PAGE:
Politics of agitation


National and independence days are occasions when nations exhibit closing of ranks, and celebrate landmarks with an impregnable unity. Even political adversaries stand shoulder to shoulder in a show of national solidarity and unity on national moorings and objectives, sending a loud and clear message to the world that those celebrations have national ownership.

What a shame that in our land of the pure no such tradition exists. The political parties, particularly those in the opposition, and their leaders are so obsessed with politics of self-aggrandisement and hate against the sitting government that they even avoid attending Independence Day celebrations.

The flag-hoisting ceremony is a case in point where the opposition was conspicuous by its absence this Independence Day. There is something terribly wrong with their thinking and they need to revisit it.

Regrettably, our opposition parties, particularly the PTI and the one-man party of Sheikh Rasheed, used the occasion to up the ante against the government at a time when in view of Indian atrocities in Kashmir, India’s openly hostile stance towards Pakistan, its clandestine involvement in acts of terrorism in Pakistan, the indigenous scourge of terrorism and the recent horrendous terrorist attack in Quetta it was imperative to stand united.

What was needed was to send a strong signal to the enemies of the country that as far as national causes and fighting terrorism was concerned, there was complete harmony among all the political forces. No doubt in a political and democratic dispensation, opposition parties have the right to differ, criticise and even protest against the policies of the sitting government but while doing so they are supposed to hold the national interests above their own narrow political ends.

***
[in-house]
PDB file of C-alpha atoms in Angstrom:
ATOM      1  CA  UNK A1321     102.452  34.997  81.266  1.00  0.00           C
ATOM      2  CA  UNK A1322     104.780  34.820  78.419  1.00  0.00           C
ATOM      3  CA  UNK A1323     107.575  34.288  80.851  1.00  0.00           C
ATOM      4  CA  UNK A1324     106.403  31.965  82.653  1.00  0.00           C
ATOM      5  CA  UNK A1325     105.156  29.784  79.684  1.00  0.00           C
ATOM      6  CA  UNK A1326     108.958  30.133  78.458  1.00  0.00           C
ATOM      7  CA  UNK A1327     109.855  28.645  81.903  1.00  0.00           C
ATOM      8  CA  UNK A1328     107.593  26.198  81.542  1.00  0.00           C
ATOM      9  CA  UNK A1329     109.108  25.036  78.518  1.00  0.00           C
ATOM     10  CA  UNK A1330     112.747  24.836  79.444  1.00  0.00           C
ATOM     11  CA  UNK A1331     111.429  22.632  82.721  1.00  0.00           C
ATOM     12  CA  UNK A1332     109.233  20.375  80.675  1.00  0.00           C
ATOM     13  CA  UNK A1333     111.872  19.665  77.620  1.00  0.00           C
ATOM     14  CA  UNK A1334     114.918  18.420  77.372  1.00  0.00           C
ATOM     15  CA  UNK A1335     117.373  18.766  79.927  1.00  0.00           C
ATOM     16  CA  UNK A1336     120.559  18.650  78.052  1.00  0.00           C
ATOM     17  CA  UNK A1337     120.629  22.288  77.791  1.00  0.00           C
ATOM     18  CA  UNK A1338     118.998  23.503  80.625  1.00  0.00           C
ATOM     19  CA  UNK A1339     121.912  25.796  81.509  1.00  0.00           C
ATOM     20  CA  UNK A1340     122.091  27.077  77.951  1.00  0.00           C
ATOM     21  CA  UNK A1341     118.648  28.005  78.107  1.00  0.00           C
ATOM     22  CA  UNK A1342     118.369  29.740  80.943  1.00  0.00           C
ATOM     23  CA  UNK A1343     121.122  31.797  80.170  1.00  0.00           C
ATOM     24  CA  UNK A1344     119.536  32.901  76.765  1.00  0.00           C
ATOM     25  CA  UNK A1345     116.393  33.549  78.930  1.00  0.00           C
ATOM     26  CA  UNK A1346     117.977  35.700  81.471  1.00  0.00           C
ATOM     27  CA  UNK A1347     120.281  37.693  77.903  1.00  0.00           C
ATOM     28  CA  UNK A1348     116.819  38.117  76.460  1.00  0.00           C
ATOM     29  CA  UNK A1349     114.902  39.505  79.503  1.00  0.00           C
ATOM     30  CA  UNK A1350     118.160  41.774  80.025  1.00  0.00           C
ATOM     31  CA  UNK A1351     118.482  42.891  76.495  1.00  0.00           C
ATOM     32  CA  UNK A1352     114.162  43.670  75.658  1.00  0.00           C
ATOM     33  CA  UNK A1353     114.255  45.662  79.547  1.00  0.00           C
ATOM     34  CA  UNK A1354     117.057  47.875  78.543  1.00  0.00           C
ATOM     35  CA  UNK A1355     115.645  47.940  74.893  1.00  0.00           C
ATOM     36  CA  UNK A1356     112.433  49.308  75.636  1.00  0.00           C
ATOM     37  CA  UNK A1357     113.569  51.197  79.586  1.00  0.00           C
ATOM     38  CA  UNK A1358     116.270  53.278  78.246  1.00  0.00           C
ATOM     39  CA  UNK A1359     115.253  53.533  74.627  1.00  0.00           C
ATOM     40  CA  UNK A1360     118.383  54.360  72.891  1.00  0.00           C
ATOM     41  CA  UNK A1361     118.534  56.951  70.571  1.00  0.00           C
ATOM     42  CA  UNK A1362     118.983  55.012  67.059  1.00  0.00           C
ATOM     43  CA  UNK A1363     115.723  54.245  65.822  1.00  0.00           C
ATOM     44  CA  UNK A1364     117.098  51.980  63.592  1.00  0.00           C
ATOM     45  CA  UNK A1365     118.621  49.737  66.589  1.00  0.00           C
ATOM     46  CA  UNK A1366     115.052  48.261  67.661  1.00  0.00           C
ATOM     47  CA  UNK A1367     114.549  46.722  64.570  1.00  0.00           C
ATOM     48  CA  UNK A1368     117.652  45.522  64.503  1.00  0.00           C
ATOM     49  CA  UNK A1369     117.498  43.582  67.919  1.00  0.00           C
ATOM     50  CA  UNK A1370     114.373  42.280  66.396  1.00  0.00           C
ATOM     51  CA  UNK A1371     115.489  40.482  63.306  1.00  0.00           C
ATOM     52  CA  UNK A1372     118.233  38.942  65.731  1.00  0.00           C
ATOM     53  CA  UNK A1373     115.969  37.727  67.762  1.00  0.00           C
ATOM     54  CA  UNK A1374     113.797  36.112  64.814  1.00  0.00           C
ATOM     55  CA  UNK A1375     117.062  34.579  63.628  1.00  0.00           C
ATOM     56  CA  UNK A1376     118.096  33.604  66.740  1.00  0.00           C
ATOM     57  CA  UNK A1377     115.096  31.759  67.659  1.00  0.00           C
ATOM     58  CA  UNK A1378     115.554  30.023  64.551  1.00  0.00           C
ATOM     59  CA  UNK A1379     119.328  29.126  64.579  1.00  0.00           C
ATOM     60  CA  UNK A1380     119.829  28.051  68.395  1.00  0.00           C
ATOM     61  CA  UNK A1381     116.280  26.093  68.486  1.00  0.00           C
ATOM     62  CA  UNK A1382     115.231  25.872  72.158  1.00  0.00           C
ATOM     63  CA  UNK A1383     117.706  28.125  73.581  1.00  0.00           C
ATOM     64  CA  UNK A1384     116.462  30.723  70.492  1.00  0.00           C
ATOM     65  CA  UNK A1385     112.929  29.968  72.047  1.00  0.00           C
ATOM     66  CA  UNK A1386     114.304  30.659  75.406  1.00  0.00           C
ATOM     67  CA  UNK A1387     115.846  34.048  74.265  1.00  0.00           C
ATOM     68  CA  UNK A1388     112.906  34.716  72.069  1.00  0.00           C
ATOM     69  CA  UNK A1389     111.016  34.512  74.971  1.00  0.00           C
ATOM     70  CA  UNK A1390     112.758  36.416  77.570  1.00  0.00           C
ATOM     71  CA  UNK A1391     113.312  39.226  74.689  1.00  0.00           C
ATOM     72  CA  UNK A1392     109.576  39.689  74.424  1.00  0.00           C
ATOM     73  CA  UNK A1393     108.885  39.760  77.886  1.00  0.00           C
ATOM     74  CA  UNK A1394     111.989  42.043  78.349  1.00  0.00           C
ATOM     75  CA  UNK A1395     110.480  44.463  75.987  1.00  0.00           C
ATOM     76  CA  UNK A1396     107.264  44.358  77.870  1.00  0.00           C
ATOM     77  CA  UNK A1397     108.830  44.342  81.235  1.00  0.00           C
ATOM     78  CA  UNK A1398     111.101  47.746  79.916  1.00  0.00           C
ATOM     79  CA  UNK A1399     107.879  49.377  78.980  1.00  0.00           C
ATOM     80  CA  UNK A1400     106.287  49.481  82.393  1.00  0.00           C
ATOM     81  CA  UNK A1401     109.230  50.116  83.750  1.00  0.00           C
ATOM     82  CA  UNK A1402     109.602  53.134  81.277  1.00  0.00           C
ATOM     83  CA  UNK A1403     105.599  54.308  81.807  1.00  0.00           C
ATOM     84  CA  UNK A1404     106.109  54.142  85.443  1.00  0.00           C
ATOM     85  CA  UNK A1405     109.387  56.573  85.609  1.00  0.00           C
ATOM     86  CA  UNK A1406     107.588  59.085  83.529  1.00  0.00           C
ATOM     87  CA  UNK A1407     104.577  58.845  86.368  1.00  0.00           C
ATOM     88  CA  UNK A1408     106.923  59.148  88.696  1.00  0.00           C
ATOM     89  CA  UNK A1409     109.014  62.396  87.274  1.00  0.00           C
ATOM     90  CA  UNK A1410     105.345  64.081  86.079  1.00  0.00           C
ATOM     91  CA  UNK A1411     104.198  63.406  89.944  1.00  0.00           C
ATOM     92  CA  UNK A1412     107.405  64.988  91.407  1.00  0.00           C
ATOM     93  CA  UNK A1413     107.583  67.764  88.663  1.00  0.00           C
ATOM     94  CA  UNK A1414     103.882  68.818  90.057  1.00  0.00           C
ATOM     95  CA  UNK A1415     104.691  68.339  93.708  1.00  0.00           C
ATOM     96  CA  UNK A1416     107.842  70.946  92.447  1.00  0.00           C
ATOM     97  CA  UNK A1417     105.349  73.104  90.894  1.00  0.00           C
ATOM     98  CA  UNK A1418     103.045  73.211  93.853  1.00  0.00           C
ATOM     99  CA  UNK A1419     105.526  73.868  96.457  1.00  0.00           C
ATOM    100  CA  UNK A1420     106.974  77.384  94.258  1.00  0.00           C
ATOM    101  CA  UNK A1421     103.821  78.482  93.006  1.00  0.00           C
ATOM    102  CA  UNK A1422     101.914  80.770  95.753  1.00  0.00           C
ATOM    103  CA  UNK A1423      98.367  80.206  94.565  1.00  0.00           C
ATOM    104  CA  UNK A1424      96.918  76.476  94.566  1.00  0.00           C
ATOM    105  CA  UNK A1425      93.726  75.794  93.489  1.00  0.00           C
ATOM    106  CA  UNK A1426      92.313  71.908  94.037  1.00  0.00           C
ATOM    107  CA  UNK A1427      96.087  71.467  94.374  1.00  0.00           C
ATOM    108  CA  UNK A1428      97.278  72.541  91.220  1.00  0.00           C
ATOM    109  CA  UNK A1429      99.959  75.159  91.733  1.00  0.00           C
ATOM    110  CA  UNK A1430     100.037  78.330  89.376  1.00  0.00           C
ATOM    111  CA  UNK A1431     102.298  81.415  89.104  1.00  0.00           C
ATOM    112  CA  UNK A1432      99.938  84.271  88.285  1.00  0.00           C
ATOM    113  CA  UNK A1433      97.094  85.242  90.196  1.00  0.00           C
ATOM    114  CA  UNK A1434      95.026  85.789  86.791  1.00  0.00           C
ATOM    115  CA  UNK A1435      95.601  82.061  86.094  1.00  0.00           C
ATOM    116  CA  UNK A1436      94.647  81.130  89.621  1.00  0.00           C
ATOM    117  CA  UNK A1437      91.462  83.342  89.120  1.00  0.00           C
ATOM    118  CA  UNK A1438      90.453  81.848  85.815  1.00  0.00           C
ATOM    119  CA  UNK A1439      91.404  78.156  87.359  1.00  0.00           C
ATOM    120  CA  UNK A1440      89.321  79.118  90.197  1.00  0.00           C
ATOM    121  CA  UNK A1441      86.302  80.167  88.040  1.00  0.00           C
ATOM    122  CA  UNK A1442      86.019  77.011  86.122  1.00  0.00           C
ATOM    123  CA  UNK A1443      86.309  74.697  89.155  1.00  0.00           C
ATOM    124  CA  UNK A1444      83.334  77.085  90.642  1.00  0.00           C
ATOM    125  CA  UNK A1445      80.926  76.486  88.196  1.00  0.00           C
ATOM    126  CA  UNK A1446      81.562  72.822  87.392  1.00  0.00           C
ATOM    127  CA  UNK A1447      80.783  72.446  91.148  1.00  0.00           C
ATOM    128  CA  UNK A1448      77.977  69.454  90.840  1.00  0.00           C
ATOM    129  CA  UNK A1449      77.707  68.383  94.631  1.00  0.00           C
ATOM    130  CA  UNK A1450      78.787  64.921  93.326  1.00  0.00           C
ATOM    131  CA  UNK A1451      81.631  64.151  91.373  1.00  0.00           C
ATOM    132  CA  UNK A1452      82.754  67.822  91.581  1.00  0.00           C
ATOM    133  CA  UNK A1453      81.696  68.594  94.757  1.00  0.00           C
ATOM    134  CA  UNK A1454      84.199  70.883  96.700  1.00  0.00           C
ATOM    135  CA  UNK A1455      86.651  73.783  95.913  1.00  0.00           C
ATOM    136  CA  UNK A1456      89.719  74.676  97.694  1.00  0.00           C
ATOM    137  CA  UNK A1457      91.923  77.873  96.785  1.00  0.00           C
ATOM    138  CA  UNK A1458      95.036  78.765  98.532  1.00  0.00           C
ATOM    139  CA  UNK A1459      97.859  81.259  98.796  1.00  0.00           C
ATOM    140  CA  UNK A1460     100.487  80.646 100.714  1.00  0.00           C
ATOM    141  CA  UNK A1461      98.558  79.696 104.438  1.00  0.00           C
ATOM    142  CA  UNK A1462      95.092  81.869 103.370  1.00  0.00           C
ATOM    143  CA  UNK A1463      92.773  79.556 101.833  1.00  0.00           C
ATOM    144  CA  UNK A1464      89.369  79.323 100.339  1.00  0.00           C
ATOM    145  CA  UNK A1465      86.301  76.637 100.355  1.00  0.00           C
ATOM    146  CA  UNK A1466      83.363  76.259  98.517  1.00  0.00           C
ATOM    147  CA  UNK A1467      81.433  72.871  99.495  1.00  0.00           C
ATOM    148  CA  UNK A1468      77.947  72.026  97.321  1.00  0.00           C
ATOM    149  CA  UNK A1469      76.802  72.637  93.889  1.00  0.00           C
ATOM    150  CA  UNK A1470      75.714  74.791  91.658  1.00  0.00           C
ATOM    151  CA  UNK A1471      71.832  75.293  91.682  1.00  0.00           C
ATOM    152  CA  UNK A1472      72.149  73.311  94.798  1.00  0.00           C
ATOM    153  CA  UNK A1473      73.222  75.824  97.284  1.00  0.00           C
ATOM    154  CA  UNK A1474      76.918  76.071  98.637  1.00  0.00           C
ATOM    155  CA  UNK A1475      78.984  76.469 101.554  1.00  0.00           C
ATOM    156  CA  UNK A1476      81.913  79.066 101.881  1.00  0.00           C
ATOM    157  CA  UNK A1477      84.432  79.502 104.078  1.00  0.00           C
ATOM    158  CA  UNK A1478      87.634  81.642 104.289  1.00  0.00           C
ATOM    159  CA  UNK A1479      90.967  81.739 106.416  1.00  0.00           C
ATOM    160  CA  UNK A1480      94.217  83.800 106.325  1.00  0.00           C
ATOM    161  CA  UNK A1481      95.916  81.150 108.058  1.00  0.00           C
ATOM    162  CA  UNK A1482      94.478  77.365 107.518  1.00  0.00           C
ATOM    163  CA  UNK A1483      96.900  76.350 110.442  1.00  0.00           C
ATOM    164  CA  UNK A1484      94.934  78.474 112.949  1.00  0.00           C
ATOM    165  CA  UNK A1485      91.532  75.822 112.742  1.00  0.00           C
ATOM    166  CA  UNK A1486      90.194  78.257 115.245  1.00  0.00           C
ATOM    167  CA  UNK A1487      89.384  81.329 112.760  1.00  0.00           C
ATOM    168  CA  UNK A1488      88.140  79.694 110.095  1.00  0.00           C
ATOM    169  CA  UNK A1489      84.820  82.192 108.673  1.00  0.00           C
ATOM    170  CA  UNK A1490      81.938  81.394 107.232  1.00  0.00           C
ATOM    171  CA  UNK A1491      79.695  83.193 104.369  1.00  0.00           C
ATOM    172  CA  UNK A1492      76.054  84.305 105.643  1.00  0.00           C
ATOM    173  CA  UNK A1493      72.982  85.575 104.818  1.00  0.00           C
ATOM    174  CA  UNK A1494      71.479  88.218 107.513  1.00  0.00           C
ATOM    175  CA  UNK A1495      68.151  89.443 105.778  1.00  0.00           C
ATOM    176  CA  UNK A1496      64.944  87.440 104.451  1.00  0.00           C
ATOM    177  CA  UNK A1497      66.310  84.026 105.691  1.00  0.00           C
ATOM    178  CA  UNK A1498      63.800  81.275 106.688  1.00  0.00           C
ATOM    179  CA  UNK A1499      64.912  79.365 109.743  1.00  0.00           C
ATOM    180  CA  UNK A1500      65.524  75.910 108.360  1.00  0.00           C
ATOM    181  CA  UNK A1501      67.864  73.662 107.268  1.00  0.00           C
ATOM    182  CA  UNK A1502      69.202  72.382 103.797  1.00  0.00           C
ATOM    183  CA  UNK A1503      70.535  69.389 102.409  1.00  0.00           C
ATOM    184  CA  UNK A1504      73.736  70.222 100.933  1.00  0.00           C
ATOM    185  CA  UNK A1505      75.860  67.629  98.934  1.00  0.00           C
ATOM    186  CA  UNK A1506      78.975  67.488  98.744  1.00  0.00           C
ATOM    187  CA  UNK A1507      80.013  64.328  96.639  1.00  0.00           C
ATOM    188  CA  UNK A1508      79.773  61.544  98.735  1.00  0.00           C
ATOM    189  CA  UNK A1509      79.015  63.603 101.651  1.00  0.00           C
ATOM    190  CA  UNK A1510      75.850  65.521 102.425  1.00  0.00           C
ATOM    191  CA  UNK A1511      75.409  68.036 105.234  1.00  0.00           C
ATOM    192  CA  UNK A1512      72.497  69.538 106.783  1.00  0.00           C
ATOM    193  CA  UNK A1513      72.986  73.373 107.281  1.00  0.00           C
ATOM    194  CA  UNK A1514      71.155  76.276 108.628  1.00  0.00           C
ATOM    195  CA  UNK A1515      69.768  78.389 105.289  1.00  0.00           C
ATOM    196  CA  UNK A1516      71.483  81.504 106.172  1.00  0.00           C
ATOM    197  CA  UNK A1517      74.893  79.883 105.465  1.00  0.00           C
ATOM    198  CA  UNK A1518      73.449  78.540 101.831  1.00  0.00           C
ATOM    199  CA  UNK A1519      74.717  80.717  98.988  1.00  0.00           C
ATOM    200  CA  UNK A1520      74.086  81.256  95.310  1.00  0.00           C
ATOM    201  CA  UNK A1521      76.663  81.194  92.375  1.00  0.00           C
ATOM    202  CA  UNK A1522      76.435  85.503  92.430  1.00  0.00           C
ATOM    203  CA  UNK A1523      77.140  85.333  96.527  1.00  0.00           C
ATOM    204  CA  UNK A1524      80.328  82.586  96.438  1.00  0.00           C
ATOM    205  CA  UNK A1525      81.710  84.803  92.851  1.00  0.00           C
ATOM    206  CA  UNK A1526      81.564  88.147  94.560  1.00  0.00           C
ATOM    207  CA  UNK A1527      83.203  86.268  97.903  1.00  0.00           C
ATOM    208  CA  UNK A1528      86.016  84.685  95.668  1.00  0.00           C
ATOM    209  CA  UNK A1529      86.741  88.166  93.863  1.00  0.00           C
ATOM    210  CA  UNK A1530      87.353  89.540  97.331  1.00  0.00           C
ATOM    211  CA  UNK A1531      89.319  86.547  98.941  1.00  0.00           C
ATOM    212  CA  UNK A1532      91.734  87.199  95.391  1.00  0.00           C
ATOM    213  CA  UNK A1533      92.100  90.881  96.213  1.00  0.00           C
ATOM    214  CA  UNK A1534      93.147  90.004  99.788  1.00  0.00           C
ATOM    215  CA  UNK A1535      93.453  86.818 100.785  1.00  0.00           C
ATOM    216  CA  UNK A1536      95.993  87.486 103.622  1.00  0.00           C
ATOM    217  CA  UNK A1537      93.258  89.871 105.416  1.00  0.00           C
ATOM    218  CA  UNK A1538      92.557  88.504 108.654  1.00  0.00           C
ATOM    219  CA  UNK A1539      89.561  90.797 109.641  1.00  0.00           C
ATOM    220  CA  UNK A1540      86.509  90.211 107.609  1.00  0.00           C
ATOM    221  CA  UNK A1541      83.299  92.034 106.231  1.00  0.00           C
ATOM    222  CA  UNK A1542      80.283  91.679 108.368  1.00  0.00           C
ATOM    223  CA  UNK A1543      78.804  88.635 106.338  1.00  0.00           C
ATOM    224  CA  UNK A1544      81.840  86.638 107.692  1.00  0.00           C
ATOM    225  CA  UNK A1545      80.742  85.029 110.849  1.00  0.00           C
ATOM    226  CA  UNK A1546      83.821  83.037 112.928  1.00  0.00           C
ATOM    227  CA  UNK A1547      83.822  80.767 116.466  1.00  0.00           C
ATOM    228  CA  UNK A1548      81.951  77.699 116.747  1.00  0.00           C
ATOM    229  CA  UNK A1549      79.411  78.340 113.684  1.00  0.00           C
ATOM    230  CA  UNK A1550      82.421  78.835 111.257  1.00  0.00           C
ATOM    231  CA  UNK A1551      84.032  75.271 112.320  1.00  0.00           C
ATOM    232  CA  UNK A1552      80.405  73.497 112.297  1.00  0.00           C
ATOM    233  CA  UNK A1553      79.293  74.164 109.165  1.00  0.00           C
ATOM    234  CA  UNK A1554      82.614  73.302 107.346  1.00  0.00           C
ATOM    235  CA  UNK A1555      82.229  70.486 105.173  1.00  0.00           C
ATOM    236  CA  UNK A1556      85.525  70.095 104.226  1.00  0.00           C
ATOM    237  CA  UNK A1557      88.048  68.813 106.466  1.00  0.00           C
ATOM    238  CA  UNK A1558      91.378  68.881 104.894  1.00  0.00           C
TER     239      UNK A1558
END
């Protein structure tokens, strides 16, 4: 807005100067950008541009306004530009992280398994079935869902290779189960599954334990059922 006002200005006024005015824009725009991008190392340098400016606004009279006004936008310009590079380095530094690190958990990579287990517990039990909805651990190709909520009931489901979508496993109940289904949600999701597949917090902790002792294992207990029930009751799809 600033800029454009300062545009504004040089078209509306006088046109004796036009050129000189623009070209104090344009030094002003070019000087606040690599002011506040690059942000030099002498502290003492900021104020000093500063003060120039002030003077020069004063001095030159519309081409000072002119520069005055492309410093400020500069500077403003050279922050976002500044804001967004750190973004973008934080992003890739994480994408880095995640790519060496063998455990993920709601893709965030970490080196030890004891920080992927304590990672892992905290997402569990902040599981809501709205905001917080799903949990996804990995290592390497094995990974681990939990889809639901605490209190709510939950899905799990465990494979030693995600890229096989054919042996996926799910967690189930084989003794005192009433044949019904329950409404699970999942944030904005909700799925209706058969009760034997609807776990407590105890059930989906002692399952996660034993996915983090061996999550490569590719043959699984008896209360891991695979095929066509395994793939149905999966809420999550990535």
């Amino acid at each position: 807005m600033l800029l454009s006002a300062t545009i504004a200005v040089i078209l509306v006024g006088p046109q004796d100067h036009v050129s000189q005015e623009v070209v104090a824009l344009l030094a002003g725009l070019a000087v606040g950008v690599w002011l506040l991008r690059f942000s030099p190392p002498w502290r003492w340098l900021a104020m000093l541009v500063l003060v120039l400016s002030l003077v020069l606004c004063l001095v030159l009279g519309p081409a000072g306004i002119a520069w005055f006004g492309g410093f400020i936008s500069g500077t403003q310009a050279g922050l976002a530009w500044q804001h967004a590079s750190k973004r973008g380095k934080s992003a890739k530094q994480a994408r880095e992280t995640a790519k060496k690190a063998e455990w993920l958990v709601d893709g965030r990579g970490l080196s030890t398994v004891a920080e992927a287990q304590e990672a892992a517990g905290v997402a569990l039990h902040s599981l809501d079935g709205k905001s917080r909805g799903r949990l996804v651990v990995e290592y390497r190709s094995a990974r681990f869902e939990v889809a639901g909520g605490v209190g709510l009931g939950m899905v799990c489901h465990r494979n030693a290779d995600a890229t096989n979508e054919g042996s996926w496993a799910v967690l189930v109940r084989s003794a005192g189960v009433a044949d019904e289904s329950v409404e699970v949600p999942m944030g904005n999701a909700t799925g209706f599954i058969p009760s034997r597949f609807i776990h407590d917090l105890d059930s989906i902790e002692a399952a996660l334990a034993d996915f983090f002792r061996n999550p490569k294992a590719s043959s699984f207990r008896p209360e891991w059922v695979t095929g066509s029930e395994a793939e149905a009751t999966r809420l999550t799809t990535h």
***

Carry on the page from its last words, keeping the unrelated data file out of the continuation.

The PTI, the PPP and other parties who are in the middle of the anti-government campaign in the backdrop of the Panama leaks, do not have a strong case as even their own credentials do not give them any moral leverage against the government. Most of their leaders also have a soiled past and some of them also are stated to own or have owned offshore companies, including Imran Khan.

There are credible indications that they may not be able to bring the people out on the streets in numbers that could be cause of worry for the government. The thin attendance in Imran Khan’s rally in Rawalpindi, where he was at his usual best to hurl unsubstantiated allegations at the government and government institutions, does suggest his waning popularity.

Imran is no more the leader who appeared on the political horizon in 2011 as a revolutionary and a third potent political force by obtaining more than 70 million votes. He himself is responsible for this down-slide. He has surrounded himself with people whose democratic credentials and financial integrity are not enviable enough to act as a source of inspiration for the people. His own politics has revolved around his impulsive propensity to hurl false allegations against his opponents and state institutions as he did during his sit-in, effectively rebuked by the judicial commission.